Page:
Republican presidential candidate Mitt Romney escalated his attacks against rival Newt Gingrich on Wednesday, taking a shot at the former House Speaker's earlier debt to the jewelery store Tiffany & Co.
Romney has called for Gingrich to return the $1.6 million he made as a consultant for mortgage giant Freddie Mac over the past decade.
Gingrich challenged Sen. John McCain (R-Ariz.) in 2008 to pressure then-senator Barack Obama to give back any money donated to his campaign by Freddie Mac and Fannie Mae executives and to fire any advisers who worked for the federally backed institution.
When asked by reporters on the campaign trail if he'd give back the money from Freddie Mac, Gingrich replied, "I would just say that if Gov. Romney would like to give back all of the money he's earned from bankrupting companies and laying off employees over his years at Bain, that I would be glad to listen to him. And I bet you $10 -- not $10,000 -- that he won't take the offer."
The $10,000 dig referred to a bet Romney attempted to make during a debate with Texas Gov. Rick Perry (R) on Saturday.
"Attacking the free enterprise system is simply not the right way to go," Romney said Wednesday on Sean Hannity's radio show. "And as for him, trying to reference a $10,000 rhetorical bet, the Speaker, as I recall, probably shouldn't be talking about that given the $500,000 bill at Tiffany's."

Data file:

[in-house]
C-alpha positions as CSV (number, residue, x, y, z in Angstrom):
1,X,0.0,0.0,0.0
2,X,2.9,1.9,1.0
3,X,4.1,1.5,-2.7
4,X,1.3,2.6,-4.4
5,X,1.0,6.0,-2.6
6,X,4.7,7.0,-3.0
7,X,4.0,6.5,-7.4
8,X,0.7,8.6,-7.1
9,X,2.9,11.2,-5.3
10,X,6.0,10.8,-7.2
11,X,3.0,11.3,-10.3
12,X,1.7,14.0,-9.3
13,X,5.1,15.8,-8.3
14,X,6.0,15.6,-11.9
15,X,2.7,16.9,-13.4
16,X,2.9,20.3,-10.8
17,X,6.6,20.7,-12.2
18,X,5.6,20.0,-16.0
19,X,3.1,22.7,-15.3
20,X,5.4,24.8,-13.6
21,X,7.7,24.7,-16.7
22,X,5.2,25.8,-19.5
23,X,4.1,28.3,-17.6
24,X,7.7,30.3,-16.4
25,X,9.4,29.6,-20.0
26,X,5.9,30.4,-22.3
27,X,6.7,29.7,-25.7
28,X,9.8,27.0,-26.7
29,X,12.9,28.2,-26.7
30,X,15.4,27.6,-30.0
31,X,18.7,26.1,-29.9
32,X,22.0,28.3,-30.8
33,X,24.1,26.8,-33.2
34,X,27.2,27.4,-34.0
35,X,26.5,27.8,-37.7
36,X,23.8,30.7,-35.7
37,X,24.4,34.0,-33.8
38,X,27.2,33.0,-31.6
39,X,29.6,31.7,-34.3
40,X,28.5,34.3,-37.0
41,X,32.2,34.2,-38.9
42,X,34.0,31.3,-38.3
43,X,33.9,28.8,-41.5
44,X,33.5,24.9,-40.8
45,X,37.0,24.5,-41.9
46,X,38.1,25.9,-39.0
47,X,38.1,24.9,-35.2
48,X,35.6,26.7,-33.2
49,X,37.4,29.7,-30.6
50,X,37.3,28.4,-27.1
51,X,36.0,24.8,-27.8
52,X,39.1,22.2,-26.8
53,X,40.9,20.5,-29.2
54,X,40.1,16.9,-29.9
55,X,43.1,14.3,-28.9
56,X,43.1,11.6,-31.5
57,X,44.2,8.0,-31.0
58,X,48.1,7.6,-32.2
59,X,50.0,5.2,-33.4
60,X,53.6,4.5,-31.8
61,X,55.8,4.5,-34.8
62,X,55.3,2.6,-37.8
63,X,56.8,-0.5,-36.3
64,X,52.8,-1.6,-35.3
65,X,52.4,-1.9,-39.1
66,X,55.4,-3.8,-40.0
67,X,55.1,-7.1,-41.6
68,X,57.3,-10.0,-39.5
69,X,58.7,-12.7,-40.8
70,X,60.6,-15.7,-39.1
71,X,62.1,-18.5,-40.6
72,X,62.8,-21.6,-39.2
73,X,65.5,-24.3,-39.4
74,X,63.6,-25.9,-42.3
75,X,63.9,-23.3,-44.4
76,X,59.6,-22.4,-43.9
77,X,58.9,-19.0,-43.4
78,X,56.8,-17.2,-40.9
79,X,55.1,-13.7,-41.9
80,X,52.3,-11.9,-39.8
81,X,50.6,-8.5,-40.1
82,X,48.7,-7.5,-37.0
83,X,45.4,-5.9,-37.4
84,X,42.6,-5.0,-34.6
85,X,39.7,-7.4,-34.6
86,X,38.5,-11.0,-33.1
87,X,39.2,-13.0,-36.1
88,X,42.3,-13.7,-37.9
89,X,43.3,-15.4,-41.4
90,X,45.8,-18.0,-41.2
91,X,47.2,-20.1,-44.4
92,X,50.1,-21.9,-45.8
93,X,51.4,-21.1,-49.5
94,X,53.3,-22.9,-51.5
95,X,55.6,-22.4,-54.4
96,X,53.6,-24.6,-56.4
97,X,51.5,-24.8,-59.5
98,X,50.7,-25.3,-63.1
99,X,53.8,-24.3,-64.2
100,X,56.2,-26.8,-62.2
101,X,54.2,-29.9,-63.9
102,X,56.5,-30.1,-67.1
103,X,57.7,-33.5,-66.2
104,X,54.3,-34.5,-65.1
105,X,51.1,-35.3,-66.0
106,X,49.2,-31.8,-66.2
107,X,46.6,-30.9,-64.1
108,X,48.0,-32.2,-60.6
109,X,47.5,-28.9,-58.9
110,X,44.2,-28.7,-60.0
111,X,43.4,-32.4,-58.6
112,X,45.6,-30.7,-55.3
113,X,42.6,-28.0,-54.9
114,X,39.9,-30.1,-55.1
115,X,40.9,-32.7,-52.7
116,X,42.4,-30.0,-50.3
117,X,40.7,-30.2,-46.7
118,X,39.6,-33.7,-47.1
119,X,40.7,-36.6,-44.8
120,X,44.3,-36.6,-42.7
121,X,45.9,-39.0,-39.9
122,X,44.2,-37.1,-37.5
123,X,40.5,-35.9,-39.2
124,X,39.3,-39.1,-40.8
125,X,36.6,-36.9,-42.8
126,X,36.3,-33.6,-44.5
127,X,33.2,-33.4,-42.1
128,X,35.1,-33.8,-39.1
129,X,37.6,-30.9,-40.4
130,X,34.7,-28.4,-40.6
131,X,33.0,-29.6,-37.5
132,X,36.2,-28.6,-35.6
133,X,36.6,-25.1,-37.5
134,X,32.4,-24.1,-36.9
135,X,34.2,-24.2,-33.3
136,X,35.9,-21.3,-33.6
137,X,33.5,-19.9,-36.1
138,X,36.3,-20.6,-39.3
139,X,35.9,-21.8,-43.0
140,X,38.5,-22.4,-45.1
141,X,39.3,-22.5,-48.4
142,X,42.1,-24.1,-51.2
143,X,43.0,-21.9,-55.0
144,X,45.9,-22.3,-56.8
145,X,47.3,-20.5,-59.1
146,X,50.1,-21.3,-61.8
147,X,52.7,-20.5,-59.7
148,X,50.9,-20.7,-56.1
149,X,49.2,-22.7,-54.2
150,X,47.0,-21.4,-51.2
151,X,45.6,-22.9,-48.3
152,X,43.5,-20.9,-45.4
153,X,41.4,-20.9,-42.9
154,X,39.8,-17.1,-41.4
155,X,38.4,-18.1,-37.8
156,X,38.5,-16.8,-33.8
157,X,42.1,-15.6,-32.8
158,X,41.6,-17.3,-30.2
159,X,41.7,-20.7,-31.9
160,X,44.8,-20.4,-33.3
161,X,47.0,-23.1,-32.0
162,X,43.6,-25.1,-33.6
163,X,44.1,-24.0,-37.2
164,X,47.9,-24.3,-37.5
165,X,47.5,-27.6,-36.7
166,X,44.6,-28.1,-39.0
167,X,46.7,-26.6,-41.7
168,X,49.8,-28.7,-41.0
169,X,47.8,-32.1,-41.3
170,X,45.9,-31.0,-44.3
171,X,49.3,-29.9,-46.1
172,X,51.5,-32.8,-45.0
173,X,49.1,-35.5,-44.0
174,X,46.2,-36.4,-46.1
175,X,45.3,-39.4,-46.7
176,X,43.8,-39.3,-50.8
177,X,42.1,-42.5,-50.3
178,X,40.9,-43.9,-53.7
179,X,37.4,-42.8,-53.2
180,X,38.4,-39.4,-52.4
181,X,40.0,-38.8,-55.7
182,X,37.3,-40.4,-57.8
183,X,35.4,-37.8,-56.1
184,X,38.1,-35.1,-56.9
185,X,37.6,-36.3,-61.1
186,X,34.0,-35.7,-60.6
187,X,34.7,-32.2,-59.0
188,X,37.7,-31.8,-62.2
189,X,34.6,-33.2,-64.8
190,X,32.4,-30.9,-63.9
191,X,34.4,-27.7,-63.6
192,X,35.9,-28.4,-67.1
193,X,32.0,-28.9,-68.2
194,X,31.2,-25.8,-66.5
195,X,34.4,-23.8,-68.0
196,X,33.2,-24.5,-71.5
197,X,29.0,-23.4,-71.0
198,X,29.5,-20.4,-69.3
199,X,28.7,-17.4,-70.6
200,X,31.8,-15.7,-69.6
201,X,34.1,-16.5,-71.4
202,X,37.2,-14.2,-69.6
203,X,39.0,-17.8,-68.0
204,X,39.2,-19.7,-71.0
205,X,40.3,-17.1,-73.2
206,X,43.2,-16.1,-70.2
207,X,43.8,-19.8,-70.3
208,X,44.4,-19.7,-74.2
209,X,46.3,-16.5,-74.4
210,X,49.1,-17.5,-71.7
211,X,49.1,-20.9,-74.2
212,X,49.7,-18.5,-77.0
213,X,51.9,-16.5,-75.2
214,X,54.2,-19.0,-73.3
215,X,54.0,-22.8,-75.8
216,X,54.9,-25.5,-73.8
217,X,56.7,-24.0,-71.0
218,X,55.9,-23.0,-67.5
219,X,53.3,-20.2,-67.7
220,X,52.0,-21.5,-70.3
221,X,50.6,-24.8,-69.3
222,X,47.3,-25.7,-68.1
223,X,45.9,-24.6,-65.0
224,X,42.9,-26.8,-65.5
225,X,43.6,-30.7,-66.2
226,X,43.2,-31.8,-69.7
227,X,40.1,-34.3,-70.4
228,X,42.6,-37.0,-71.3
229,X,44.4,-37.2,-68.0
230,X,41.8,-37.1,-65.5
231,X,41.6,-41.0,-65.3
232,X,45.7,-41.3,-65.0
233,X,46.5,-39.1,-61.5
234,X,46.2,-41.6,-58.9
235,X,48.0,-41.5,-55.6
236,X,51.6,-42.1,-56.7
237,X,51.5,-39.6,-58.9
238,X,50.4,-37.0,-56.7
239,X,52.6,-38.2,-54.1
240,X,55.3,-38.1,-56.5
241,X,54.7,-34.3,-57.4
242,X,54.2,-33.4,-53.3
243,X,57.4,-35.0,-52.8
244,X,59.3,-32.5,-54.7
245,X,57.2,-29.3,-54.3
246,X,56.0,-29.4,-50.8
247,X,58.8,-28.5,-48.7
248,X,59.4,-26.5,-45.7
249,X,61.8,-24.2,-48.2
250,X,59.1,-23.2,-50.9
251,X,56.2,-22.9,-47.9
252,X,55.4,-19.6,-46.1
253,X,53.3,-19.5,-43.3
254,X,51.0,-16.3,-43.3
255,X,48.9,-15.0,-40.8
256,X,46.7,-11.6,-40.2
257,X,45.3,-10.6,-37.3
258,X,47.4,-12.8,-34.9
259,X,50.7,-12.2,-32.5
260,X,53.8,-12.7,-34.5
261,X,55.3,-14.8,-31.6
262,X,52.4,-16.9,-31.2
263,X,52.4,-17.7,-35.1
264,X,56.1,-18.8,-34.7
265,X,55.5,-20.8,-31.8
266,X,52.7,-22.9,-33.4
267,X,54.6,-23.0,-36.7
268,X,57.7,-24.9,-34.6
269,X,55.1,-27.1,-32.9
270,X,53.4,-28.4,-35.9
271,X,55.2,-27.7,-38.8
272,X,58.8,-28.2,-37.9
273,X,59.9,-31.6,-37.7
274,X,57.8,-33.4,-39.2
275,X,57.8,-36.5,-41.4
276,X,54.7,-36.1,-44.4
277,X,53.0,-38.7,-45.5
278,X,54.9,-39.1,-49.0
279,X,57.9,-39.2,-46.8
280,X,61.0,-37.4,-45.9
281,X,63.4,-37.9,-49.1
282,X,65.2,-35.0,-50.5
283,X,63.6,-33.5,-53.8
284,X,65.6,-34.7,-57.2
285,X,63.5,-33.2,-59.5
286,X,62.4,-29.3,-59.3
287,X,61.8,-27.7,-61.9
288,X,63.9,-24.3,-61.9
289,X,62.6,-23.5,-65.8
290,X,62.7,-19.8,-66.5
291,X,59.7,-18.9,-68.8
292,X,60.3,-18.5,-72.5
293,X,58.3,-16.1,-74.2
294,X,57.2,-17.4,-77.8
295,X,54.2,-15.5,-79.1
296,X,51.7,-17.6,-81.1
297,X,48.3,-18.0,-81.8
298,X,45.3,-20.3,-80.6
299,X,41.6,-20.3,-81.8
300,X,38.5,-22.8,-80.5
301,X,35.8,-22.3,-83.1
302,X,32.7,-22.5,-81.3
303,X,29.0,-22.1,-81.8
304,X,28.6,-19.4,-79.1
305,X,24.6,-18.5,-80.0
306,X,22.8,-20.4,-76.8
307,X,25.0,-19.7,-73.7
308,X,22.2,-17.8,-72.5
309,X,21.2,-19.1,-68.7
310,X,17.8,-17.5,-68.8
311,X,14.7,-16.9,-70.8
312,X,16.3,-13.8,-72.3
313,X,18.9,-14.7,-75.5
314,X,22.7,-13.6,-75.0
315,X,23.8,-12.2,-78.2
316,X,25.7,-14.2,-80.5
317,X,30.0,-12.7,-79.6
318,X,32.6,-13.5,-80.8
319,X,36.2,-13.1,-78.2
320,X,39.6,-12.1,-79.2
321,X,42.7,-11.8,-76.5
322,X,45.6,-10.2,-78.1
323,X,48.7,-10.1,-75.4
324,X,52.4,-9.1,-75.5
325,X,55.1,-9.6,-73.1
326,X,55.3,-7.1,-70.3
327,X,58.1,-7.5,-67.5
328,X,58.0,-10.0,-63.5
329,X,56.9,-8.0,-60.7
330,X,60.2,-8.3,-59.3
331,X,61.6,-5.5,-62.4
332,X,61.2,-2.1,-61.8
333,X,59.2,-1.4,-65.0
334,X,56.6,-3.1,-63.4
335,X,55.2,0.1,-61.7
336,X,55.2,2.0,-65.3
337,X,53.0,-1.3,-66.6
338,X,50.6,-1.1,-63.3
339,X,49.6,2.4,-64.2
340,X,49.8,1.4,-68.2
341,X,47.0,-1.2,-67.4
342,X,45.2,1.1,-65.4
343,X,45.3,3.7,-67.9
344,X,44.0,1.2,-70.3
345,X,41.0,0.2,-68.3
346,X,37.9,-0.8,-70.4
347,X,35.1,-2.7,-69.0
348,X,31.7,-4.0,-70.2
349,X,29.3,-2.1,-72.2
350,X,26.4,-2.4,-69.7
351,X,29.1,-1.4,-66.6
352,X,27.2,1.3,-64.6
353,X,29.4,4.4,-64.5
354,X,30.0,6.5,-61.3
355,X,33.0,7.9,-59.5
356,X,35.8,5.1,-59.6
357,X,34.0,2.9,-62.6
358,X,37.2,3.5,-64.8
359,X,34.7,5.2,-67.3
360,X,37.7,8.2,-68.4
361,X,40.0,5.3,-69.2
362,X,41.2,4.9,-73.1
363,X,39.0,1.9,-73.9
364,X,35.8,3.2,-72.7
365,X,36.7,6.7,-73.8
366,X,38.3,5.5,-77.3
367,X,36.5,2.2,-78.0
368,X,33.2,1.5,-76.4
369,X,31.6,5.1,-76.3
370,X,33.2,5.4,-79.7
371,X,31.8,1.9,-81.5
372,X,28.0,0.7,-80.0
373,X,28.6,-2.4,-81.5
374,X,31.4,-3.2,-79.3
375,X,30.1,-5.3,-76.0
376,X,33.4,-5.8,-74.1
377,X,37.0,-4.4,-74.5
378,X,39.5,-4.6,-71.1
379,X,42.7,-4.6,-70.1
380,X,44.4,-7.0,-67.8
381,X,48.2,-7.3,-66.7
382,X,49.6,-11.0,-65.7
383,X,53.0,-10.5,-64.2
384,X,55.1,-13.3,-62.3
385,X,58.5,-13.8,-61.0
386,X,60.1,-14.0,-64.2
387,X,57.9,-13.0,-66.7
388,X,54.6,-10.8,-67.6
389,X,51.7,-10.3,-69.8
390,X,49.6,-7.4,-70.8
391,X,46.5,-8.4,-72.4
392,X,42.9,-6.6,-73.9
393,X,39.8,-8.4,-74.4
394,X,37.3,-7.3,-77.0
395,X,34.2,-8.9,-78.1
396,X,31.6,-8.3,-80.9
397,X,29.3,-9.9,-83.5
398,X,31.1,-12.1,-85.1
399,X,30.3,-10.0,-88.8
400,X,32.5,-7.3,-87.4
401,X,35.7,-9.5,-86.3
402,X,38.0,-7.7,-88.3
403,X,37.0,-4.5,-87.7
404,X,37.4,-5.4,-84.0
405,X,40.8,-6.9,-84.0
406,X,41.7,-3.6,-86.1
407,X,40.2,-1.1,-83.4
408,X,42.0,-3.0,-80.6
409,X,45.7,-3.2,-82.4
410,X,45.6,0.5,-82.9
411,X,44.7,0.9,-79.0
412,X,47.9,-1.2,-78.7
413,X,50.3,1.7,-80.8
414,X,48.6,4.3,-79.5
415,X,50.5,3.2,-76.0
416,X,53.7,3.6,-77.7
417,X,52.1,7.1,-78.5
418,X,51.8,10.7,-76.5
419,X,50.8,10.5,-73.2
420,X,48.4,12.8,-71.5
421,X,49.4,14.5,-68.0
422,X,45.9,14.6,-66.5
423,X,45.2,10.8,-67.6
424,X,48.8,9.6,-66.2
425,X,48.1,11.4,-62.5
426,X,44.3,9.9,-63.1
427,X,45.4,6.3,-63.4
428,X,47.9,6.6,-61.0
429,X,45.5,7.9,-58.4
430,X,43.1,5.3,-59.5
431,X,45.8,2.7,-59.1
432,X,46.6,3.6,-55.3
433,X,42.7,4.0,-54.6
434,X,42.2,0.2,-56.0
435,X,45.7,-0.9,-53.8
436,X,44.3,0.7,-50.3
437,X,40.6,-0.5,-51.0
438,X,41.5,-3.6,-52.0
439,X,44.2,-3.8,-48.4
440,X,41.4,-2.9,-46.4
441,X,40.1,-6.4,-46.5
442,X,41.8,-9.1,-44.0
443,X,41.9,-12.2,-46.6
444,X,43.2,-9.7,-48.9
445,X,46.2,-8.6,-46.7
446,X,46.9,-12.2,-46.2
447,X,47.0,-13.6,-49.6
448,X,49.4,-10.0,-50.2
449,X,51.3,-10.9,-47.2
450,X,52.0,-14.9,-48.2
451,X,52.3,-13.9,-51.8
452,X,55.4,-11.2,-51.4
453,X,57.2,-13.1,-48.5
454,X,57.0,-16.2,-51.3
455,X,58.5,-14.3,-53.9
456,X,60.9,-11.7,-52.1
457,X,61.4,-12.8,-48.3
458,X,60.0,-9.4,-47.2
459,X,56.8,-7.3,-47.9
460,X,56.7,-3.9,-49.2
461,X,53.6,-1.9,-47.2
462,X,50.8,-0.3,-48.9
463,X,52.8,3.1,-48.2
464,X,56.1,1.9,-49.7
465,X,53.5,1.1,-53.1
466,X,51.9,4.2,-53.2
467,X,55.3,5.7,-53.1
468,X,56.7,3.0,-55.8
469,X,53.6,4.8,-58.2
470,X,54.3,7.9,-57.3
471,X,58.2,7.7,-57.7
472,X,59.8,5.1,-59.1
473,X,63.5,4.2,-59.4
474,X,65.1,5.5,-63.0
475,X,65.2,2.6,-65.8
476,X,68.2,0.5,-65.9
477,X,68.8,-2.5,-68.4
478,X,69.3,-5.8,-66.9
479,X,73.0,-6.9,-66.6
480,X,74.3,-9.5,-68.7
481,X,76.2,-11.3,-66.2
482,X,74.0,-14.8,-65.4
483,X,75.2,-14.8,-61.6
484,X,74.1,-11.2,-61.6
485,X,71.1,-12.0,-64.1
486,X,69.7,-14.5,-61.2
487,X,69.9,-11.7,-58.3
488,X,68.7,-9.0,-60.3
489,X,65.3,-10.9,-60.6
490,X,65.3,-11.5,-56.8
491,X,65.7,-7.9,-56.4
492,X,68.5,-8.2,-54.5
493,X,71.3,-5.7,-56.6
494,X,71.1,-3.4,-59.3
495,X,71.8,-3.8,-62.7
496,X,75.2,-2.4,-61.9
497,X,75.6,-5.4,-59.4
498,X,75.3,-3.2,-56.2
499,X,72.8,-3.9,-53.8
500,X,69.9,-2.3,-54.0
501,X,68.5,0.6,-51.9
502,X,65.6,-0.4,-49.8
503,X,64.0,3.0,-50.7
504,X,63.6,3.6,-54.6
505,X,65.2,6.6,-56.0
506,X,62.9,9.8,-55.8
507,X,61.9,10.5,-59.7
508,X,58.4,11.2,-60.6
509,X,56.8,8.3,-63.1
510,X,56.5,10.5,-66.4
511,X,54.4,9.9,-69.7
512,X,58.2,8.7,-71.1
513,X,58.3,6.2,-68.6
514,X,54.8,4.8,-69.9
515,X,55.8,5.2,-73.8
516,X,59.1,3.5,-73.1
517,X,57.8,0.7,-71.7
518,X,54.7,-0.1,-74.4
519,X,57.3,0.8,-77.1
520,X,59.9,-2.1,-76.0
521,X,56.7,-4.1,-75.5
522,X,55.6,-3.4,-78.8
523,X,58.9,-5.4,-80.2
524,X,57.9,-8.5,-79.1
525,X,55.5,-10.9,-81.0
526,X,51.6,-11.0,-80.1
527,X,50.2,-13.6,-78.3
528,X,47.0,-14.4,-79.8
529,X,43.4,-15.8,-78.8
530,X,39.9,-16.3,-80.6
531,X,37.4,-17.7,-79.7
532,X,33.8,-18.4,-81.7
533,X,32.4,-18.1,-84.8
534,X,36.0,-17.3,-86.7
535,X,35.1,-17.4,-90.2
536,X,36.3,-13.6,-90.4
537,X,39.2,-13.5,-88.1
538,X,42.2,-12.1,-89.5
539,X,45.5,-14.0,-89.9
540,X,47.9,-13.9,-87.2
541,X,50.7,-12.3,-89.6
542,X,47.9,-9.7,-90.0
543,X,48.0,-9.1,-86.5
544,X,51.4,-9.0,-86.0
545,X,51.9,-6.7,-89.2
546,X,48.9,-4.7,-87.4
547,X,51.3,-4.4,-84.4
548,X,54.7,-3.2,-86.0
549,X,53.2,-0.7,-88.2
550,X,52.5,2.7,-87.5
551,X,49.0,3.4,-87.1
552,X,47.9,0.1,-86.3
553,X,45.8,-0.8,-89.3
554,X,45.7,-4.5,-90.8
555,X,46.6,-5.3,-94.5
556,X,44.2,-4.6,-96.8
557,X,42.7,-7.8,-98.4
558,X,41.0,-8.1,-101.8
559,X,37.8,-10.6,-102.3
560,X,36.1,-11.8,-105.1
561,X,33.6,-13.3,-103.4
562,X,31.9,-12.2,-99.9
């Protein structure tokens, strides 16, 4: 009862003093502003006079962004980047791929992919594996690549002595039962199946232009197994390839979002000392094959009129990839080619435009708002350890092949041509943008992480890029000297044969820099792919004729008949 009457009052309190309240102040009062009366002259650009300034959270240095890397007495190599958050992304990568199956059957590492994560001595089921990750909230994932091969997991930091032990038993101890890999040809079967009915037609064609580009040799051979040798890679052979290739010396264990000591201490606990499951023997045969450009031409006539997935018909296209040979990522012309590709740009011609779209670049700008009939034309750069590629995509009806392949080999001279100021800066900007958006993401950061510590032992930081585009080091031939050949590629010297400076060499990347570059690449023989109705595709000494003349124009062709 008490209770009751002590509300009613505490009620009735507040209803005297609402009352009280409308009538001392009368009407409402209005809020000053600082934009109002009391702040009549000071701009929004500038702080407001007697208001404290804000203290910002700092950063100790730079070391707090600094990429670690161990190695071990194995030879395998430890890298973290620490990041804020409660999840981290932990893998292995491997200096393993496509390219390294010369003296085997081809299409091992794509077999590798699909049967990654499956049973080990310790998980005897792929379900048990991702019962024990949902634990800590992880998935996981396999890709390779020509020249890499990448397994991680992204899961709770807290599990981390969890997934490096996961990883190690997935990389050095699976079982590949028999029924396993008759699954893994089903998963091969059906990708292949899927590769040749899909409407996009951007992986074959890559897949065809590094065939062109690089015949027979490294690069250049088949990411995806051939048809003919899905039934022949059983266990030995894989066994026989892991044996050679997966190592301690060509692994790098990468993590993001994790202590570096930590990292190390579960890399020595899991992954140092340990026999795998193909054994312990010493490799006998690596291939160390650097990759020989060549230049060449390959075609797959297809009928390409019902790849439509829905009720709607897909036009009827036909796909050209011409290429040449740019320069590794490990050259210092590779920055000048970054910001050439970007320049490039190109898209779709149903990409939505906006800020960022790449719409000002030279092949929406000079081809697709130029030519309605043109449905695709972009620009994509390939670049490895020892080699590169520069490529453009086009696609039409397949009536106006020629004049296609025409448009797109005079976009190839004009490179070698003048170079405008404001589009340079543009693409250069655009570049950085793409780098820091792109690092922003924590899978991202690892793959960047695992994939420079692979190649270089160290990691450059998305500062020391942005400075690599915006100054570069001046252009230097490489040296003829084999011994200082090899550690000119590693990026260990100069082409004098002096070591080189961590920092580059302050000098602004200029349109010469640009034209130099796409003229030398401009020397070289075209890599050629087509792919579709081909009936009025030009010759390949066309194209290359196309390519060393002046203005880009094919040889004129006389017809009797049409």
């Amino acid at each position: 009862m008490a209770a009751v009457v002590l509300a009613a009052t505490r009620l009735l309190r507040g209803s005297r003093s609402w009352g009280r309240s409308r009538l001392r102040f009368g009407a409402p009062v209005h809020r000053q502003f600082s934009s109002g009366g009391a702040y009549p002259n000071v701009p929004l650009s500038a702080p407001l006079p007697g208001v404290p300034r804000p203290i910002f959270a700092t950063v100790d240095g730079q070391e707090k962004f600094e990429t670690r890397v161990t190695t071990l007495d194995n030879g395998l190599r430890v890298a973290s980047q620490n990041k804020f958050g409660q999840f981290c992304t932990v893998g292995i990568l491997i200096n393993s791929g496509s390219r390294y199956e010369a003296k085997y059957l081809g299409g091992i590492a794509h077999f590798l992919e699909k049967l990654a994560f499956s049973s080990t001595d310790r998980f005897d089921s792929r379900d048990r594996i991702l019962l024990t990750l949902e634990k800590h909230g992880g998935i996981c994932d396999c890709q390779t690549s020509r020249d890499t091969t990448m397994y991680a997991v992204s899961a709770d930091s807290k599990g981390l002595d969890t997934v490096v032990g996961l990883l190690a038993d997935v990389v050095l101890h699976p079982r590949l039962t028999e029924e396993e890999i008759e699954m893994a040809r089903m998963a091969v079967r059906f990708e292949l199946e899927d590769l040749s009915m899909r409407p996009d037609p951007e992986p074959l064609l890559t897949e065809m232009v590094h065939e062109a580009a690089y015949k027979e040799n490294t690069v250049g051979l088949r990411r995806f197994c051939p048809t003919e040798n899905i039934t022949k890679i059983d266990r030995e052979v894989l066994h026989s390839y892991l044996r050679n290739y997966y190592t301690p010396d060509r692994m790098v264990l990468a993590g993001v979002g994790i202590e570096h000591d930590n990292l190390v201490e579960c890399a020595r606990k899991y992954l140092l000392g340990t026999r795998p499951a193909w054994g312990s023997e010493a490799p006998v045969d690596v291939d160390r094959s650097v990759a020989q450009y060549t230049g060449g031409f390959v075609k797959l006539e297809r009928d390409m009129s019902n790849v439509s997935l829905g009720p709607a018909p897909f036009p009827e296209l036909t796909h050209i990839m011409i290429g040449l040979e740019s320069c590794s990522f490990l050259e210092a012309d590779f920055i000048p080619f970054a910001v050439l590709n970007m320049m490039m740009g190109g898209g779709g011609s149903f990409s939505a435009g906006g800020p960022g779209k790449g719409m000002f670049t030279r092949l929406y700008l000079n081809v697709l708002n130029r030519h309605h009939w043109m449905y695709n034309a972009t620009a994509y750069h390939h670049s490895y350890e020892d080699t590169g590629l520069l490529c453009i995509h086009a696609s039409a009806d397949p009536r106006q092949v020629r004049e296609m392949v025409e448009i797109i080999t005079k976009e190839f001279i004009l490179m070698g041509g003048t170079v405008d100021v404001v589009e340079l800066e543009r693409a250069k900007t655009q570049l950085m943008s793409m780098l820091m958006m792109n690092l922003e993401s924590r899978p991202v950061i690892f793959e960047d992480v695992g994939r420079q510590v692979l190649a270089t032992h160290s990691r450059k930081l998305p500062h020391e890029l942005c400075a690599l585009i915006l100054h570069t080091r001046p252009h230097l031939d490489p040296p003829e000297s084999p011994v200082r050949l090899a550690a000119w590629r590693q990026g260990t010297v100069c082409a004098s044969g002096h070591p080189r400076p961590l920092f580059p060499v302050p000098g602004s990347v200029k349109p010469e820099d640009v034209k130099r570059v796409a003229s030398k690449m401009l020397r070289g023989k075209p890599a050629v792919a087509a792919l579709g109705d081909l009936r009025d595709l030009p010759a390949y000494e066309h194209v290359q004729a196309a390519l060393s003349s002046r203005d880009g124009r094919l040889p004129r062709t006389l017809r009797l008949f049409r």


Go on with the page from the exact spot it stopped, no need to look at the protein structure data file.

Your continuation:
Romney made a similar hit on Gingrich speaking with CBS News, calling Gingrich a "wealthy man" and adding, "If you have a half a million dollar purchase from Tiffany's, you're not a middle class American."
Romney has spent much of the day fighting off criticism from Gingrich, who has recently risen above Romney in multiple polls.
"In my enterprise, we had the occasion to build tens of thousands of jobs, and he doesn't understand the economy if he doesn't understand that sometimes businesses succeed and sometimes fail," Romney said Wednesday on Fox News.
He argued it was Gingrich who originally said that anyone who profited from making money at Freddie Mac ought to return the money.
"Now he was the one who said that," Romney told Hannity. "I only said I agree with that principle. He ought to return the money. He definitely profited from Freddie Mac. So he was the one that said it, I just agreed with it."